Long term follow-up of transsphenoidal surgery for the treatment of Cushing's disease in childhood

M. C. Leinung, L. A. Kane, B. W. Scheithauer, P. C. Carpenter, E. R. Laws, Donald Zimmerman*

*Corresponding author for this work

Research output: Contribution to journalArticlepeer-review

100 Scopus citations

Abstract

Transsphenoidal removal of pituitary adenomas has become the accepted treatment for Cushing's disease. As Cushing's disease is rare in childhood, few reports describe extended follow-up after transsphenoidal surgery for this disease in children. Twenty-two patients less than 19 yr of age were diagnosed with Cushing's disease by standard testing. All patients underwent transsphenoidal surgery (TSS) as primary treatment at Mayo Clinic between 1975 and 1990. Follow-up was available in all patients and averaged 6.7 yr. Adenomas were identified pathologically in 19 patients and visualized by the surgeon in the remainder. There was 1 macroadenoma. Ten patients are considered cured with a mean follow-up of 5.5 yr. Five patients had evidence of persistent disease within 6 months of TSS and required further treatment. Seven patients had remission lasting greater than 6 months with subsequent relapse (mean time to recurrence, 7.0 yr). In children treated with TSS for Cushing's disease, the rate of cure with extended follow-up is only - 50%. This rate is much lower than that in adults and may indicate that Cushing's disease is more aggressive in childhood. As TSS is associated with low morbidity, we feel it is still the treatment of choice for Cushing's disease in children.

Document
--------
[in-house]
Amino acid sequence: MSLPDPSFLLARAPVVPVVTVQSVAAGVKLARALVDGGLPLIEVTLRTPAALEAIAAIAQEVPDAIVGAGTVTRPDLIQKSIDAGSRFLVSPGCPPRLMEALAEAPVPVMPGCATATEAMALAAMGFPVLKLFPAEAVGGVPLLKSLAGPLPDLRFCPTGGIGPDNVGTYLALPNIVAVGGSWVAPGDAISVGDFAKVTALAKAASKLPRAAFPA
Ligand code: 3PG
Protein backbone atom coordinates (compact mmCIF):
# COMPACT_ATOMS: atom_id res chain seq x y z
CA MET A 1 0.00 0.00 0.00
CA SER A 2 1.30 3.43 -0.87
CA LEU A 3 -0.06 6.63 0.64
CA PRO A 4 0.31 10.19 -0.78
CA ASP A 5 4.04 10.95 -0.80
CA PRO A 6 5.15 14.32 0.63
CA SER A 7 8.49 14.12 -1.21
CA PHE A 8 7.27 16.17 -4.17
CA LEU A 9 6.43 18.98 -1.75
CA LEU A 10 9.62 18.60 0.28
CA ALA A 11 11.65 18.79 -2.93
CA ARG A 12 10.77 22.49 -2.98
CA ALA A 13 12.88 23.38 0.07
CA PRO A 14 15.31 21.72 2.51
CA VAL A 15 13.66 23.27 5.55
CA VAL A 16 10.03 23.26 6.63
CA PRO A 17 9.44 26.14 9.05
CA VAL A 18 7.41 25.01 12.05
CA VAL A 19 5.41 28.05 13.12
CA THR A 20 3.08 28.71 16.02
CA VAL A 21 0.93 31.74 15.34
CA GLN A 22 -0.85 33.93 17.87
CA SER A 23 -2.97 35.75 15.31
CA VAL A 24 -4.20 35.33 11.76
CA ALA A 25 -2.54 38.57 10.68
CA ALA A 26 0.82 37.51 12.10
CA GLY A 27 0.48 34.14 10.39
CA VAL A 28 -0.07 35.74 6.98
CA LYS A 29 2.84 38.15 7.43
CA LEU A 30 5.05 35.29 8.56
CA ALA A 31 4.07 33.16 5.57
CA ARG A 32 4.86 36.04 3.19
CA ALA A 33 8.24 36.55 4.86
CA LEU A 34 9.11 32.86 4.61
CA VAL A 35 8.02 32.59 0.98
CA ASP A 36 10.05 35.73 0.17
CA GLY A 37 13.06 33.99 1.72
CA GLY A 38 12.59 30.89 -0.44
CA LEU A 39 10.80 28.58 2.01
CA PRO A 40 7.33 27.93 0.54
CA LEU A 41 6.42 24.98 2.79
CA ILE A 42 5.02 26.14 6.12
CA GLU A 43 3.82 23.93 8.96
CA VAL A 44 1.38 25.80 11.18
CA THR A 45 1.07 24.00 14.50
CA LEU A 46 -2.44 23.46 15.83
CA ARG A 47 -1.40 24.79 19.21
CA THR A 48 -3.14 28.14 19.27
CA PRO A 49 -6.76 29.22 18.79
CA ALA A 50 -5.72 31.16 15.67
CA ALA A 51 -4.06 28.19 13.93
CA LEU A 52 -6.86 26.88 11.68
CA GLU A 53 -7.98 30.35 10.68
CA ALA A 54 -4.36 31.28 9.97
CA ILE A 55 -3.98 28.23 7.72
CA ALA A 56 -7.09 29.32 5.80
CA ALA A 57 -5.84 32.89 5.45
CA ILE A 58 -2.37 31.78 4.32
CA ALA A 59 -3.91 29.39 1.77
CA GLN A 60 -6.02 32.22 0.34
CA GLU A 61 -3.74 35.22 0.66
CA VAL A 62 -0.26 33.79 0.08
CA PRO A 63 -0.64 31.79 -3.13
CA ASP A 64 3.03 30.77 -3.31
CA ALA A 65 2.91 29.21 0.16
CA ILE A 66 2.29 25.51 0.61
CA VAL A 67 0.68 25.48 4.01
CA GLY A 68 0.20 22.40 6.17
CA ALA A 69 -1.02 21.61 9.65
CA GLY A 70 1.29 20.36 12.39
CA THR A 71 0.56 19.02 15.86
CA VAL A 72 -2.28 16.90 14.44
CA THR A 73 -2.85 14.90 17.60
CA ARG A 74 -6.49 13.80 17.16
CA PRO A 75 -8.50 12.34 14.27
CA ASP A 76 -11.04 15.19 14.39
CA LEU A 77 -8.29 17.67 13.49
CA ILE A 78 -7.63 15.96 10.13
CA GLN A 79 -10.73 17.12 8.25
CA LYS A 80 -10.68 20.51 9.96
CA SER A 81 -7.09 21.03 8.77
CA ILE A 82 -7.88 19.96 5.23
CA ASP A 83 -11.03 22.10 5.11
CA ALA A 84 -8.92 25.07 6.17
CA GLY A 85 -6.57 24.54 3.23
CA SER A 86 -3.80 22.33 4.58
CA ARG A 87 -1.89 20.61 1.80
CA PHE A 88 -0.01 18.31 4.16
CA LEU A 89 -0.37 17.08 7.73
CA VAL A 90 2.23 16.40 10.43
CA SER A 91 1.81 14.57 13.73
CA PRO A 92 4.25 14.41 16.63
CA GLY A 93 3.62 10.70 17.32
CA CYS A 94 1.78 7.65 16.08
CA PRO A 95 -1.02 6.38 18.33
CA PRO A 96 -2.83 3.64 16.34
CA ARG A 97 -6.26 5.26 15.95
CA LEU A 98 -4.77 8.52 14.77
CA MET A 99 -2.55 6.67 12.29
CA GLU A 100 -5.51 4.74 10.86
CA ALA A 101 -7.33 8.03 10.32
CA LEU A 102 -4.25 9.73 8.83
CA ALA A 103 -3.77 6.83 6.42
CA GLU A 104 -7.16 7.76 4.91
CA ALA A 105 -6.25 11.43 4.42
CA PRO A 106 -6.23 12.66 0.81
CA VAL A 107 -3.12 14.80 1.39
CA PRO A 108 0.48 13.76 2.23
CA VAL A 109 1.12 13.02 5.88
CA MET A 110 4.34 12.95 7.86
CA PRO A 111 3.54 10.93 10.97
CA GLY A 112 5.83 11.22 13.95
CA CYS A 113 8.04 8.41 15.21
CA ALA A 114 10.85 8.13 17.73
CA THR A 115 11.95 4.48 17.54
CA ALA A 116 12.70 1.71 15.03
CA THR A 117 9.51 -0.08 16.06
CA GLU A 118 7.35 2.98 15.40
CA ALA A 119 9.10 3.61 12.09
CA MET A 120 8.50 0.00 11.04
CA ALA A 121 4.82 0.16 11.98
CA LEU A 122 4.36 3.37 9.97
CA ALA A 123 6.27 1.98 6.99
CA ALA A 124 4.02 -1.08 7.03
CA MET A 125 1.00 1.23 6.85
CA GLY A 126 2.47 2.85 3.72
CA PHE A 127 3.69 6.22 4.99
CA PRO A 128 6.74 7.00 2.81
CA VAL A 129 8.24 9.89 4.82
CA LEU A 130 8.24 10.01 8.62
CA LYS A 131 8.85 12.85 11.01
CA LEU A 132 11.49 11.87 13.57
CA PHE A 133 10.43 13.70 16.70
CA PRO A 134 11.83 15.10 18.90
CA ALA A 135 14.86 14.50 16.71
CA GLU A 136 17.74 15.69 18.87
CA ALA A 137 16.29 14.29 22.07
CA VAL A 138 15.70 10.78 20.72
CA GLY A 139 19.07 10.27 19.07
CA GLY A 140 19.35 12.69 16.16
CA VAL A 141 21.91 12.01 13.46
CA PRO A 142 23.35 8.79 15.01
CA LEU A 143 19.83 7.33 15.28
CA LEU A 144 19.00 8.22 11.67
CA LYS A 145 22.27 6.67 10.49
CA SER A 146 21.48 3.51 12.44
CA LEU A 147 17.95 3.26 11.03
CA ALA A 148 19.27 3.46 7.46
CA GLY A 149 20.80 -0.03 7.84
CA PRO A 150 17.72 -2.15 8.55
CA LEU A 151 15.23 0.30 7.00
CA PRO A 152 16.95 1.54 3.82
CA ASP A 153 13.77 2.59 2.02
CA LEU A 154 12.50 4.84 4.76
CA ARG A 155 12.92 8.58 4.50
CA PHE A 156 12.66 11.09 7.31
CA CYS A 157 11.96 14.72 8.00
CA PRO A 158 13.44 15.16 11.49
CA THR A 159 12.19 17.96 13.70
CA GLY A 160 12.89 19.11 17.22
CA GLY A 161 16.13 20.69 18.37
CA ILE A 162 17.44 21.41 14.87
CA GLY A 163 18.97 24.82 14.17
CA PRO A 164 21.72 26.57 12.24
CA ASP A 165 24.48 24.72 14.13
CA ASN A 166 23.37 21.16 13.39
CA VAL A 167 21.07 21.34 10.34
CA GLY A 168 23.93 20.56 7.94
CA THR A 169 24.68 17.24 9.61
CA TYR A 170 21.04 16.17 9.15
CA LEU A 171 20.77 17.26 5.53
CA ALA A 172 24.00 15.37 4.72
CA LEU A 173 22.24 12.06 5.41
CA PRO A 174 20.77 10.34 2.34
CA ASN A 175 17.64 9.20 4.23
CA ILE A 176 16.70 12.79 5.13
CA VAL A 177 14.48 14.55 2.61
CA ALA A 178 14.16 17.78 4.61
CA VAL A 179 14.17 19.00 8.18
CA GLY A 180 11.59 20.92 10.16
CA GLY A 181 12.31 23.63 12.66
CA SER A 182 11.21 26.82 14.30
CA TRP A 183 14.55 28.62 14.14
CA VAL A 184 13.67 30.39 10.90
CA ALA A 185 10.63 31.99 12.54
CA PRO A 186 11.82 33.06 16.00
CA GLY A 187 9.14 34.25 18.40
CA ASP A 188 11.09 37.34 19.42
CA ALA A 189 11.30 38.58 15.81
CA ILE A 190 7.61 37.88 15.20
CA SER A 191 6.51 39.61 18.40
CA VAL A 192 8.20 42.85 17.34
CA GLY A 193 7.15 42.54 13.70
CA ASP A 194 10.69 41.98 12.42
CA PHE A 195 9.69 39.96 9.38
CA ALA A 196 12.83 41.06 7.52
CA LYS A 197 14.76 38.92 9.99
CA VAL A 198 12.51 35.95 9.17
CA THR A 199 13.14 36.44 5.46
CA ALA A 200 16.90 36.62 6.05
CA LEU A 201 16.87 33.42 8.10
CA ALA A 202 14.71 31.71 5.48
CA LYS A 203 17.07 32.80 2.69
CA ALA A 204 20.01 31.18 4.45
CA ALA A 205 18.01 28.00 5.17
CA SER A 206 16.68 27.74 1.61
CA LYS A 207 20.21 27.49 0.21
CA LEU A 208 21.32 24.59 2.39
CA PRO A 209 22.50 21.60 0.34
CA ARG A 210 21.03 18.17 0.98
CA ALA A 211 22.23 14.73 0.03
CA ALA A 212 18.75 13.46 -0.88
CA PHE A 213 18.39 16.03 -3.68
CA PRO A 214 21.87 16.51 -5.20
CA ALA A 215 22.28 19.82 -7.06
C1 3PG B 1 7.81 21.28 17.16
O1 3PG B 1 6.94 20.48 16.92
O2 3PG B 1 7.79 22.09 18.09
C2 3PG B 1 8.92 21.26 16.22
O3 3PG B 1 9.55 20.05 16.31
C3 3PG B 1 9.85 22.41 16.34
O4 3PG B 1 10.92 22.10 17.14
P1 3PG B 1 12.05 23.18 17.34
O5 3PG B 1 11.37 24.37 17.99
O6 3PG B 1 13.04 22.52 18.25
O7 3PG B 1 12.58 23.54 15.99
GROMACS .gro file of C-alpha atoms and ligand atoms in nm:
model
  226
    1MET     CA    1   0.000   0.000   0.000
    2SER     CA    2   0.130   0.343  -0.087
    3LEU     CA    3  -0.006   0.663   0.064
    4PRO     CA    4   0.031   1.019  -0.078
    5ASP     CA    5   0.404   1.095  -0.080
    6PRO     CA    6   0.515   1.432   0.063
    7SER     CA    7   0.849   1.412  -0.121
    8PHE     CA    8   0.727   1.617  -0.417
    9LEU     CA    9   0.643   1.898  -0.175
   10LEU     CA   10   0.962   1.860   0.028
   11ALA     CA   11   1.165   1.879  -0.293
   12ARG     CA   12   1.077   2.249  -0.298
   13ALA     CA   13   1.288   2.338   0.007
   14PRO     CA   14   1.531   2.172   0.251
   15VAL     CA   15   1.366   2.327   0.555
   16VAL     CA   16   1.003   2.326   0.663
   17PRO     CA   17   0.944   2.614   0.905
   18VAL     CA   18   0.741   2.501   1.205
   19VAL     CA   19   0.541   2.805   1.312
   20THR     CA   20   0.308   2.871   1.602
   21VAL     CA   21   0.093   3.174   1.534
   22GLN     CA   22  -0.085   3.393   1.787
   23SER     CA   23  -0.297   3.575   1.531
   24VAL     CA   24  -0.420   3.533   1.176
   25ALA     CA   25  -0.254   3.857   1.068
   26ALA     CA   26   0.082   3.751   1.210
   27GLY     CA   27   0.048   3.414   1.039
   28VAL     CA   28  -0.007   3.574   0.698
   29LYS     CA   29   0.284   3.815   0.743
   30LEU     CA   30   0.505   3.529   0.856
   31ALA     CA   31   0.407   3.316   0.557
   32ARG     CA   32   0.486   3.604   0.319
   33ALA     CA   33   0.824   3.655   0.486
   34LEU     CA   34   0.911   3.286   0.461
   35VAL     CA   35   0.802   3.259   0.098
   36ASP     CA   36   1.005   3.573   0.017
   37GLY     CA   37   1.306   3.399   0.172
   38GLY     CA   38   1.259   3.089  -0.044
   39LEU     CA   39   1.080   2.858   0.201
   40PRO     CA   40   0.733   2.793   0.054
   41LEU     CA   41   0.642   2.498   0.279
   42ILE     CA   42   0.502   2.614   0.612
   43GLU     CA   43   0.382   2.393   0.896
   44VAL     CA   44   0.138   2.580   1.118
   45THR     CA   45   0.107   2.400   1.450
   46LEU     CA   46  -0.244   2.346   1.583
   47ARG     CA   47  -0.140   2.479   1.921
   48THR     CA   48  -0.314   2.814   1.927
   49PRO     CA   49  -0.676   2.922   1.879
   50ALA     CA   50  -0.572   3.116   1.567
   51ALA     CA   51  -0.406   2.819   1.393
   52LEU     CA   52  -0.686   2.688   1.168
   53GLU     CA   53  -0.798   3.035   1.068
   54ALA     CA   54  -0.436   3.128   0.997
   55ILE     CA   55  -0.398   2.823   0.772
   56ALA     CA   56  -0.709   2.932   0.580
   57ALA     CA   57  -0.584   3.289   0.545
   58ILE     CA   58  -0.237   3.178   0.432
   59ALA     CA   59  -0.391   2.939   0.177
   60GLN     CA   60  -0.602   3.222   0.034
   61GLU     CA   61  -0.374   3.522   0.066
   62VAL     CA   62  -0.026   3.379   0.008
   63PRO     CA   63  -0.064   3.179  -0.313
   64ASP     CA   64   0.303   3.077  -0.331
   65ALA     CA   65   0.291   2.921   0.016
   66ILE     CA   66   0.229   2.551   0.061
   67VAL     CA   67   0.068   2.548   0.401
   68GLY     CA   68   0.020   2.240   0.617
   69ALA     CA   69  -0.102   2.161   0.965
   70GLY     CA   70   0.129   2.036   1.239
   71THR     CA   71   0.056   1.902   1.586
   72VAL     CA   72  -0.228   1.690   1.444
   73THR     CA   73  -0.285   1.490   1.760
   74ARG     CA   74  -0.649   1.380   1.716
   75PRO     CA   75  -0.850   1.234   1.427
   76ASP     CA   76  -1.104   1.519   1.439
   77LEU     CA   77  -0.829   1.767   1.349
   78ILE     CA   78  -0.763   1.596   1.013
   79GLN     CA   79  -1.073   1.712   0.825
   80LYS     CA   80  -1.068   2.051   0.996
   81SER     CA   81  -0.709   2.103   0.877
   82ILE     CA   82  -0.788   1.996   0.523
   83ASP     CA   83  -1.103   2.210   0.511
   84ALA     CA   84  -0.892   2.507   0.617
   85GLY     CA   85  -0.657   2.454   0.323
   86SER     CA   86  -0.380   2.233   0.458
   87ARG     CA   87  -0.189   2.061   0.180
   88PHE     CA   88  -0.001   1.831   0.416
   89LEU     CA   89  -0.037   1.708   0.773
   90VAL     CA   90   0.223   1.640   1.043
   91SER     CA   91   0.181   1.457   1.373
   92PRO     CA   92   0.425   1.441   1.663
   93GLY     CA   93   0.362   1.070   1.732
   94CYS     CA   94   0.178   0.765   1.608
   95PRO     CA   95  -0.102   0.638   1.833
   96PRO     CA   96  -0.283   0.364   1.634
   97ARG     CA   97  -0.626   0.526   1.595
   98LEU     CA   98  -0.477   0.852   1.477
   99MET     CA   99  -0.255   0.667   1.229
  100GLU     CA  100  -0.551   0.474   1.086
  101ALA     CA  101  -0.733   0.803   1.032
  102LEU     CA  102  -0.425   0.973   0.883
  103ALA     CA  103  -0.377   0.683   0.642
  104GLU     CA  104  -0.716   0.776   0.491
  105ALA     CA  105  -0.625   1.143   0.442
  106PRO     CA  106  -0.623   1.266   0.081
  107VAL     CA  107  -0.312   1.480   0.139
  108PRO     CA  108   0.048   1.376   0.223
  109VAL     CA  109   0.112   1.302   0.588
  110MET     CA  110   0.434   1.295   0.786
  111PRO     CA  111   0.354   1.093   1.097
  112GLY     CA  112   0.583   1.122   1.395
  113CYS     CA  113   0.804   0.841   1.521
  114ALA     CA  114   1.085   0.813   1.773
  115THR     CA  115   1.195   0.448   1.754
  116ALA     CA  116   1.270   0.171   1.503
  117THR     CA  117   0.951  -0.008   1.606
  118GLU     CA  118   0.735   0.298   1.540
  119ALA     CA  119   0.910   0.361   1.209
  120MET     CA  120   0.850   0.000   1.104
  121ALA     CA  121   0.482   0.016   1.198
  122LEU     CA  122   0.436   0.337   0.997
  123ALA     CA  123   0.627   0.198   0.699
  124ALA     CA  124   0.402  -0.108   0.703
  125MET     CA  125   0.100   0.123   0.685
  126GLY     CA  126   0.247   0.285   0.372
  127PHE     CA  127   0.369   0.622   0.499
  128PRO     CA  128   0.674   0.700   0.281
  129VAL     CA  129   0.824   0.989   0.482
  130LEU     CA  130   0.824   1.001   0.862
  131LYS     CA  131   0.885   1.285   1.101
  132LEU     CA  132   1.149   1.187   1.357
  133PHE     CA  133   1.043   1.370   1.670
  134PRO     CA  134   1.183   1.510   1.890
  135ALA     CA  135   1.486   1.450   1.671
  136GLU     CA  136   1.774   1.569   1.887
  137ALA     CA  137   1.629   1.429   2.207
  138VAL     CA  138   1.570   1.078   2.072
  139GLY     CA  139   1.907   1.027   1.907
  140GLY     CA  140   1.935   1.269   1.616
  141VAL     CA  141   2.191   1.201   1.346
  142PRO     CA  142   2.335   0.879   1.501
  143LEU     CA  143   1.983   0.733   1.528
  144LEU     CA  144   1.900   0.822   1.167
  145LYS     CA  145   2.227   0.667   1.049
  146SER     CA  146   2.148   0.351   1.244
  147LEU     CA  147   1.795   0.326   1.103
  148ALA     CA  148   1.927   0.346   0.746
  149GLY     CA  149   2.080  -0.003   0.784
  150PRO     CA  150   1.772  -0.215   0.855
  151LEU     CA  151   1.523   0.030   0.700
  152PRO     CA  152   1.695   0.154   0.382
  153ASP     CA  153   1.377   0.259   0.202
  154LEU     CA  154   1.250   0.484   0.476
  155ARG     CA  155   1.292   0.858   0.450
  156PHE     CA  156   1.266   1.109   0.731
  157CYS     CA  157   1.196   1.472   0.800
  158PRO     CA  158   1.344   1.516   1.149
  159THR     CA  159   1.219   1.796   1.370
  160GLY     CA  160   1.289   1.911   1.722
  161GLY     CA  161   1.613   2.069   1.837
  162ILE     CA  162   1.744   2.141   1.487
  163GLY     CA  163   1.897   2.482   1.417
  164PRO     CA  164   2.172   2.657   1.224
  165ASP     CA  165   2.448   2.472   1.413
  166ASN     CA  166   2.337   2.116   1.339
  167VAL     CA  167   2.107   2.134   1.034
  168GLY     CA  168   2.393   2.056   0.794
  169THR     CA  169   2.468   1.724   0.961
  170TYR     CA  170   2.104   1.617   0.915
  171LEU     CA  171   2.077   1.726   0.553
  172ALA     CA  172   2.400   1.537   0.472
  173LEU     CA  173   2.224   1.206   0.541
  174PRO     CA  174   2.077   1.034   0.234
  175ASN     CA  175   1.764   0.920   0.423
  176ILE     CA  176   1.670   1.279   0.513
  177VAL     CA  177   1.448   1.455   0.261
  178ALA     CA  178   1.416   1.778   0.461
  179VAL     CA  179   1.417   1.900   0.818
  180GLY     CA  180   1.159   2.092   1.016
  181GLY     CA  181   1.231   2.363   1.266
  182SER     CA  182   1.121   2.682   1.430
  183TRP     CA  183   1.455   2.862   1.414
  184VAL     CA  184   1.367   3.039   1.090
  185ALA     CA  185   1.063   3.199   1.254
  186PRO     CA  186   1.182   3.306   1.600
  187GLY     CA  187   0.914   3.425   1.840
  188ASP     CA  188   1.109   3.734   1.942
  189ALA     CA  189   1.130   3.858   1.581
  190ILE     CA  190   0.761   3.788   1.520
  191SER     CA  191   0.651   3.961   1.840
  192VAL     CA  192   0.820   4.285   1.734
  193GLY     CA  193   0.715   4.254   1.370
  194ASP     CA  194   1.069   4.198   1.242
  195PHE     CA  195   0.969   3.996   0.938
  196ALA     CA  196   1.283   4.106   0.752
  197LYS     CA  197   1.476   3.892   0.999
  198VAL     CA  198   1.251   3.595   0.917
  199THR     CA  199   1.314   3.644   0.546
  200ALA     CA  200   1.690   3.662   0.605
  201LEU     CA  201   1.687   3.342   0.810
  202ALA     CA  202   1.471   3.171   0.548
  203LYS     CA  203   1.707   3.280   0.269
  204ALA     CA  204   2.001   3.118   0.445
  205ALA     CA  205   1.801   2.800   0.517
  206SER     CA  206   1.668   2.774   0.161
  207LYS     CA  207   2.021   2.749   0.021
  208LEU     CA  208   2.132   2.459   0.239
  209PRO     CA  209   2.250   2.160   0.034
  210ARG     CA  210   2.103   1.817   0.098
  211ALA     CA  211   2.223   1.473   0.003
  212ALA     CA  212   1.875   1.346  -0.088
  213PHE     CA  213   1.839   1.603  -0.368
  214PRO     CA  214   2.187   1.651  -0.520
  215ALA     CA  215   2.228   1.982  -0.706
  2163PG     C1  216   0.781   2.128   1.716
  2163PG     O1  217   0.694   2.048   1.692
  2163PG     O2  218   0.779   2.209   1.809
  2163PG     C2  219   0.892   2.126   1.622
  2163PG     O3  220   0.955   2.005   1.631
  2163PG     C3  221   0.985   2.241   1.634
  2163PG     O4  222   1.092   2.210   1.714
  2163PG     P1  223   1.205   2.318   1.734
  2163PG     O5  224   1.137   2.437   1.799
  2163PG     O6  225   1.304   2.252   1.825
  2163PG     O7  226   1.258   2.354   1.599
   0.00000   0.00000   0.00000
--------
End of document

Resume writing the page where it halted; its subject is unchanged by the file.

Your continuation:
Original languageEnglish (US)
Pages (from-to)2475-2479
Number of pages5
JournalJournal of Clinical Endocrinology and Metabolism
Volume80
Issue number8
DOIs
StatePublished - Jan 1 1995

ASJC Scopus subject areas

  • Endocrinology, Diabetes and Metabolism
  • Biochemistry
  • Endocrinology
  • Clinical Biochemistry
  • Biochemistry, medical

Fingerprint

Dive into the research topics of 'Long term follow-up of transsphenoidal surgery for the treatment of Cushing's disease in childhood'. Together they form a unique fingerprint.

Cite this